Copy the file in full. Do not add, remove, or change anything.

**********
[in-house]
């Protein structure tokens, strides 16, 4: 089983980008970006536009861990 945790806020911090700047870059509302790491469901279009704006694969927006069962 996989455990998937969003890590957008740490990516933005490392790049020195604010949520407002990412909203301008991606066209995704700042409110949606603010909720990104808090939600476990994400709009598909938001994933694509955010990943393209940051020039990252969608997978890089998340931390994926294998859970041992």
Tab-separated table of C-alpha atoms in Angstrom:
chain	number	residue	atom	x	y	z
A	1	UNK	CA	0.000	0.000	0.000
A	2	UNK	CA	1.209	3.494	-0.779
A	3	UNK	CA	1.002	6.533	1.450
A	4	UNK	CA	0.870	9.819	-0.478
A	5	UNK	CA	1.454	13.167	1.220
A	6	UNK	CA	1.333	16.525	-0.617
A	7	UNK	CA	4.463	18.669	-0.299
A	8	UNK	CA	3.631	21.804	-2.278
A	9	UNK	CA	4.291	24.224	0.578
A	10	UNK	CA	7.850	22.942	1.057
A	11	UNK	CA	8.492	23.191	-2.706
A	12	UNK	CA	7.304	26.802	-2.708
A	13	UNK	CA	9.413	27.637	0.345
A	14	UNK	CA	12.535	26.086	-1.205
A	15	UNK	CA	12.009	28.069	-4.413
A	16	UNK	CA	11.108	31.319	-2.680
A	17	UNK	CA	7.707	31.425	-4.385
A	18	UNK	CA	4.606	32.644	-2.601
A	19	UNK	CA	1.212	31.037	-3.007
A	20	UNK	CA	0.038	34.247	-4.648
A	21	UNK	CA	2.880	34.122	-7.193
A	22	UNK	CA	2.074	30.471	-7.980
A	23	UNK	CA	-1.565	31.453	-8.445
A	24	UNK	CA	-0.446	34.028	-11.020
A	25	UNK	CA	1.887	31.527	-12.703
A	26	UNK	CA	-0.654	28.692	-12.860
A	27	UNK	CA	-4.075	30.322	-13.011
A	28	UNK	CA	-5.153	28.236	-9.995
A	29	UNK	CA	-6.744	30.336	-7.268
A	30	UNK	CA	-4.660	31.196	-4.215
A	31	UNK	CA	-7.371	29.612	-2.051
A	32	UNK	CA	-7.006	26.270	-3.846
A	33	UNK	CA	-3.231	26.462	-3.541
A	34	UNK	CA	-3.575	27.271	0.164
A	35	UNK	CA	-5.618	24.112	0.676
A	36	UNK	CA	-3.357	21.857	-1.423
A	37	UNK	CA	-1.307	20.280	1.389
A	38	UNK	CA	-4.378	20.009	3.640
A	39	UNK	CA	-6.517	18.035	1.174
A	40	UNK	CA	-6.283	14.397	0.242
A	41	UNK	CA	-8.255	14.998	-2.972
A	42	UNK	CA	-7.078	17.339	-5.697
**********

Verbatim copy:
[in-house]
């Protein structure tokens, strides 16, 4: 089983980008970006536009861990 945790806020911090700047870059509302790491469901279009704006694969927006069962 996989455990998937969003890590957008740490990516933005490392790049020195604010949520407002990412909203301008991606066209995704700042409110949606603010909720990104808090939600476990994400709009598909938001994933694509955010990943393209940051020039990252969608997978890089998340931390994926294998859970041992």
Tab-separated table of C-alpha atoms in Angstrom:
chain	number	residue	atom	x	y	z
A	1	UNK	CA	0.000	0.000	0.000
A	2	UNK	CA	1.209	3.494	-0.779
A	3	UNK	CA	1.002	6.533	1.450
A	4	UNK	CA	0.870	9.819	-0.478
A	5	UNK	CA	1.454	13.167	1.220
A	6	UNK	CA	1.333	16.525	-0.617
A	7	UNK	CA	4.463	18.669	-0.299
A	8	UNK	CA	3.631	21.804	-2.278
A	9	UNK	CA	4.291	24.224	0.578
A	10	UNK	CA	7.850	22.942	1.057
A	11	UNK	CA	8.492	23.191	-2.706
A	12	UNK	CA	7.304	26.802	-2.708
A	13	UNK	CA	9.413	27.637	0.345
A	14	UNK	CA	12.535	26.086	-1.205
A	15	UNK	CA	12.009	28.069	-4.413
A	16	UNK	CA	11.108	31.319	-2.680
A	17	UNK	CA	7.707	31.425	-4.385
A	18	UNK	CA	4.606	32.644	-2.601
A	19	UNK	CA	1.212	31.037	-3.007
A	20	UNK	CA	0.038	34.247	-4.648
A	21	UNK	CA	2.880	34.122	-7.193
A	22	UNK	CA	2.074	30.471	-7.980
A	23	UNK	CA	-1.565	31.453	-8.445
A	24	UNK	CA	-0.446	34.028	-11.020
A	25	UNK	CA	1.887	31.527	-12.703
A	26	UNK	CA	-0.654	28.692	-12.860
A	27	UNK	CA	-4.075	30.322	-13.011
A	28	UNK	CA	-5.153	28.236	-9.995
A	29	UNK	CA	-6.744	30.336	-7.268
A	30	UNK	CA	-4.660	31.196	-4.215
A	31	UNK	CA	-7.371	29.612	-2.051
A	32	UNK	CA	-7.006	26.270	-3.846
A	33	UNK	CA	-3.231	26.462	-3.541
A	34	UNK	CA	-3.575	27.271	0.164
A	35	UNK	CA	-5.618	24.112	0.676
A	36	UNK	CA	-3.357	21.857	-1.423
A	37	UNK	CA	-1.307	20.280	1.389
A	38	UNK	CA	-4.378	20.009	3.640
A	39	UNK	CA	-6.517	18.035	1.174
A	40	UNK	CA	-6.283	14.397	0.242
A	41	UNK	CA	-8.255	14.998	-2.972
A	42	UNK	CA	-7.078	17.339	-5.697